Have you ever wondered about Small Business Administration (SBA) loans, and whether their favorable terms can help your small business flourish? Whether you are a brand new start-up or have been in business for a couple of years, an SBA loan may be just the opportunity you need to grow your business. We asked Megan Comfort, Senior Vice President at Nevada State Bank, to provide some guidance on accessing and qualifying for these loans.

“As Senior Vice President for SBA and Small Business Manager at Nevada State Bank, I work with my team and our clients to get financing for Nevada businesses,” explained Comfort. “One of these financial sources is the SBA. We help with educating small businesses by explaining the process and how the business can benefit from and utilize these loans to achieve their financing goals.”

“Small businesses should always partner with a bank,” she advised. “Bankers know how to package a loan to get SBA financing*, and Nevada State Bank is one of the top banks for SBA loans in Nevada.” Nevada State Bank has been designated an SBA Preferred Lender, having demonstrated proficiency in processing and servicing loans guaranteed by the federal agency. The Nevada district office of the U.S. Small Business Administration recently announced its 2018 Nevada SBA Lender Award Winners, and Nevada State Bank was named the top statewide lender by number of loans.

What services and tools does the SBA have to help start-up businesses? Comfort explained that the SBA sponsors SCORE (Service Corps of Retired Executives) and Small Business Development Centers. These organizations help entrepreneurs understand SBA tools such as business plans, assist with loan applications, and provide low-cost training and counseling.

A common misconception is that SBA-guaranteed loans are only for start-ups. Comfort stated that, while SBA loans are often used to provide capital to new businesses, they are also available to existing businesses that previously had difficulty accessing capital. That is because SBA loans offer lower down payments, longer re-payment terms, and more flexible qualifying standards.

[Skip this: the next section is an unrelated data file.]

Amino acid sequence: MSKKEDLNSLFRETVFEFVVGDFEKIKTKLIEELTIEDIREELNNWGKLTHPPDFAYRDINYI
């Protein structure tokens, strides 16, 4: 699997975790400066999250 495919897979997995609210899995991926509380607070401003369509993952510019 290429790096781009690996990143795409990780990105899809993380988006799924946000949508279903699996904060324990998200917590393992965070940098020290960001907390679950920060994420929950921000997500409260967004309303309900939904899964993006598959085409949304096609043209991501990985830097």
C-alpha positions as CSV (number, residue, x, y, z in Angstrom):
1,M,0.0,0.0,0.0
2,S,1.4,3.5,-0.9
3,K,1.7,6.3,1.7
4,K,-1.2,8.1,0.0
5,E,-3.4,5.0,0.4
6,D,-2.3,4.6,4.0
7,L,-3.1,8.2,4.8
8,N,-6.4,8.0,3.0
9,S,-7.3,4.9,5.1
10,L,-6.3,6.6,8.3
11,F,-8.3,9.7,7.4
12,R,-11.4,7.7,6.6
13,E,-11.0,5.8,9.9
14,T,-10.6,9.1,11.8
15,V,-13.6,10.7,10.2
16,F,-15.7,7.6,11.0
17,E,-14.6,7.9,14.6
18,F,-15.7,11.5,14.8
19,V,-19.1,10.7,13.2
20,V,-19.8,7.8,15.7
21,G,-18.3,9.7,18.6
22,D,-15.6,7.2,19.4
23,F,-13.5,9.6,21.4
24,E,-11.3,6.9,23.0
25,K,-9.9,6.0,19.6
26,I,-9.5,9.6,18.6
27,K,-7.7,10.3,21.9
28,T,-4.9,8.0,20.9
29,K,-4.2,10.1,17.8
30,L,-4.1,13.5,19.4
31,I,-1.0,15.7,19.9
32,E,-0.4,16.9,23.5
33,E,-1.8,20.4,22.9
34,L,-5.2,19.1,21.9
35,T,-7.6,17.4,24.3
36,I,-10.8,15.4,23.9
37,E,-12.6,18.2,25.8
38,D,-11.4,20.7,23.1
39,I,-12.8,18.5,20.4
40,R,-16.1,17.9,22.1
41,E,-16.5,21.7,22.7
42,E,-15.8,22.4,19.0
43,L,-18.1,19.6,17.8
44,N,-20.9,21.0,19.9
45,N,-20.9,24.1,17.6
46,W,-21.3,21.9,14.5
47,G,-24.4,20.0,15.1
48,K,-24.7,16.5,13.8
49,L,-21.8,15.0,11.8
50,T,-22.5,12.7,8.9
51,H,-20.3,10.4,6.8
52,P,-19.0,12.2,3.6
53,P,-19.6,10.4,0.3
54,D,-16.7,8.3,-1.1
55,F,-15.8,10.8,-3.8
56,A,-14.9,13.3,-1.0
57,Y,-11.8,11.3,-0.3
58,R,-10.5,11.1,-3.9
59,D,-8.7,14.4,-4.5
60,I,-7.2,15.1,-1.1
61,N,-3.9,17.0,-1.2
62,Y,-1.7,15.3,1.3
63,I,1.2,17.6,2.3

When asked what information the SBA needs to help with a business’s financing request, Comfort responded that the SBA wants to help a small business grow and expand. “They want to see a targeted and detailed business plan, along with projections and details on how to achieve these numbers. For example, perhaps the financing will be used to generate more jobs, which will lead to better profitability. Or the financing will purchase better and new equipment, leading to better automation, more sales, increased efficiency and improved profitability.”

Of course, as with any financing, the SBA and the partnering bank will take into account the business’s ability to repay the loan, she cautioned. The up-side of the SBA loan guaranty is that it is available even to borrowers who may need the extended amortization time for repayment, or who lack sufficient collateral, or who cannot provide the higher down payment usually required with conventional financing.

Comfort disputed misconceptions about the length and complexity of the SBA loan application, advising that the amount of information required is about the same as for a conventional loan. “There are only a few additional forms that need to be completed to benefit from the SBA loan guaranty,” she explained.  

What if your business is no longer “small” in the traditional sense? You can still benefit from an SBA loan guaranty, since the SBA 504 loan program has maximum net worth limits of $15 million and net profit limits of $5 million.

And if the business is denied an SBA loan? “Then we ask what they can do to improve their situation to get financing next time. We provide them with a road map on what to do and where to go and how they can qualify,” said Comfort.

“My team and I enjoy helping small businesses the most,” she concluded. “It’s not just about helping them receive funding. We enjoy acting as advisors and educating them to be successful business people.”

Contact your Nevada State Bank business banker to learn how an SBA loan* can help YOUR small business.

*All loans subject to credit approval. Terms and conditions apply. See a banker for details.

 

The information provided is presented for general informational purposes only and does not constitute tax, legal or business advice. Any views expressed in this article may not necessarily be those of Nevada State Bank, a division of ZB, N.A.